|Telephone||+44 (0)1223 (7)66339|
|Research group||Magnetic Resonance, Catalysis|
|Research project title||Fighting Emissions with MRI|
To reduce carbon dioxide emissions generated by the chemical industry the energy demand of chemical production processes has to be reduced. This can be achieved by enhancement of reactor performance, which also leads to increased yields, suppression of undesired side-products and more efficient use of catalysts. Reactor optimisation requires a profound understanding of the factors which influence the reaction and often relies on numerical models.
This research project focuses on trickle-bed reactors. These packed bed reactors with co-current gas and liquid flow find wide application in hydrogenation and oxidation reactions in the chemical and petrochemical industry. As their performance is not only governed by reaction kinetics, but also by mass transfer limitations and local-scale hydrodynamic phenomena, optimisation and modelling is rather complex. Phenomena on various local scales including transitions between different flow regimes, distortions caused by local packing heterogeneities, stagnant liquid zones, particle wetting efficiency, prewetting effects and hysteresis have to be taken into account. So far, modelling has largely relied on empirical correlations.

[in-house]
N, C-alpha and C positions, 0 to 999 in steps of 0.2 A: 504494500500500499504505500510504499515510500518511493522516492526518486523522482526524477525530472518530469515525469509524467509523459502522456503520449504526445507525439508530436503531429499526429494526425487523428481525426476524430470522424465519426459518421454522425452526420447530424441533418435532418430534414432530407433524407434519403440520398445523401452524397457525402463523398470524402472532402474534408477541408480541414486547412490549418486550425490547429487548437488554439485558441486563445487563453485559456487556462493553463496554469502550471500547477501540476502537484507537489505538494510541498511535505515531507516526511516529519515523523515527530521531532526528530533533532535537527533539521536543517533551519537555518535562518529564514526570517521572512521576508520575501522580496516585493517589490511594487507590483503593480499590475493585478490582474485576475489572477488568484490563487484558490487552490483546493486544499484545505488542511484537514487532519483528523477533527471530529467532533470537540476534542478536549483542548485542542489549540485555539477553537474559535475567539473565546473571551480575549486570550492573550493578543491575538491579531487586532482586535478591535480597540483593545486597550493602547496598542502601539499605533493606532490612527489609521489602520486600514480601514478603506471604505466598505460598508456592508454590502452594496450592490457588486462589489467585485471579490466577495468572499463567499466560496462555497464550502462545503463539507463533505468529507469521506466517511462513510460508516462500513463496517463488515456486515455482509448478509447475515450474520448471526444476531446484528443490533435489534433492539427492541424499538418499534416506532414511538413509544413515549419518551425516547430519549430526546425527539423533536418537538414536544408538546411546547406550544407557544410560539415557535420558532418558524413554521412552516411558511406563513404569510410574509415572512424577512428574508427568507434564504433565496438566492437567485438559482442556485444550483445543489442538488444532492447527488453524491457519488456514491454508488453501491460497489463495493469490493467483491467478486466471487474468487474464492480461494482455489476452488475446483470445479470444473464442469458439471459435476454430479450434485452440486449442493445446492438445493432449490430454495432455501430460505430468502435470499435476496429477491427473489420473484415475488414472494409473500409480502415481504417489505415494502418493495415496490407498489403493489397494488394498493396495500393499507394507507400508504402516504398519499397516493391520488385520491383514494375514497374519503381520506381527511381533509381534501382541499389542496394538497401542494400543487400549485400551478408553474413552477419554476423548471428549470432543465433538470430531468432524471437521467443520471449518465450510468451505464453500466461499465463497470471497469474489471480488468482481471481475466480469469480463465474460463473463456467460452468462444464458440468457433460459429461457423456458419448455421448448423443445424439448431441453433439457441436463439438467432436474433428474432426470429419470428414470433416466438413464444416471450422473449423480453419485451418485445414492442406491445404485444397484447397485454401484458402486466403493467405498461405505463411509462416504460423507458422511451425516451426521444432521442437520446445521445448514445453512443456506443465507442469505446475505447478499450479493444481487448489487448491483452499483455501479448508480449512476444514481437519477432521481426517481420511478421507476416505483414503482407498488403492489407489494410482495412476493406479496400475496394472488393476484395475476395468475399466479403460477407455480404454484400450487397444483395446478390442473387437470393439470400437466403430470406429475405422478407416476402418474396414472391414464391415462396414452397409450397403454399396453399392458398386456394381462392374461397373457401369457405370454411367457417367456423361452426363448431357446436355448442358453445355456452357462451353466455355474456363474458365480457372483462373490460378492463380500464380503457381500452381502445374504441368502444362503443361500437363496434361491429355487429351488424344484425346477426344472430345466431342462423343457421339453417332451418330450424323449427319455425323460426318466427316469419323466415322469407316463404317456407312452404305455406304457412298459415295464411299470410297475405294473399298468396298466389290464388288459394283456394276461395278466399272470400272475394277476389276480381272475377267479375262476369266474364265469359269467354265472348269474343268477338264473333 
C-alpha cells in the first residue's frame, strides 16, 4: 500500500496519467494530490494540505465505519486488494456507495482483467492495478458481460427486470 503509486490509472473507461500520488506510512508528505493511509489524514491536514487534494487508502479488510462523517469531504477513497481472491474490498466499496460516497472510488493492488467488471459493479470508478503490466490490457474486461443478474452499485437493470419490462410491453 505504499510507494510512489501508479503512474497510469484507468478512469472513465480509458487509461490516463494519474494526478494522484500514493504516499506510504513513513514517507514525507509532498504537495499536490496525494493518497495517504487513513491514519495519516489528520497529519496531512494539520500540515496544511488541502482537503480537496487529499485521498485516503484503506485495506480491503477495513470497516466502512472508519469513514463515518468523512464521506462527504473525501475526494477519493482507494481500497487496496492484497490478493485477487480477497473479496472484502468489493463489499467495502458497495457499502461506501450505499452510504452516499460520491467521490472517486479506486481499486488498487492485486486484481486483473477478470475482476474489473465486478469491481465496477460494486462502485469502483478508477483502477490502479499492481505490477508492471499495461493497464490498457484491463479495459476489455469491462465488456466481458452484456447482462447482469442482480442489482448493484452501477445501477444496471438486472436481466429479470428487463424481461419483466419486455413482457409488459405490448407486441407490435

Magnetic resonance imaging has successfully been used to gain insight into the above-mentioned local scale hydrodynamic phenomena and thus has contributed to the understanding of their influence on overall reactor performance. It has the potential of providing the detailed local-scale information needed to evaluate reactor models and put them on a more phenomenological basis. The development of fast magnetic resonance imaging techniques has significantly reduced data acquisition times and thus increased the amount of detail available. Further potential for the reduction of data acquisition times is seen in the use of new data sampling strategies and image reconstruction algorithms based on Bayesian signal processing.
In this first phase of my PhD project I am exploring and evaluating existing velocity imaging techniques and modelling strategies for trickle-bed reactors. We will then identify flow phenomena that require further examination in order to base reactor modelling on the understanding of small-scale physical processes and, in collaboration with Microsoft Research Cambridge, develop the imaging and data processing techniques necessary to acquire this information in sufficient detail. This will be a step towards providing industry with the tools to significantly reduce carbon dioxide emissions.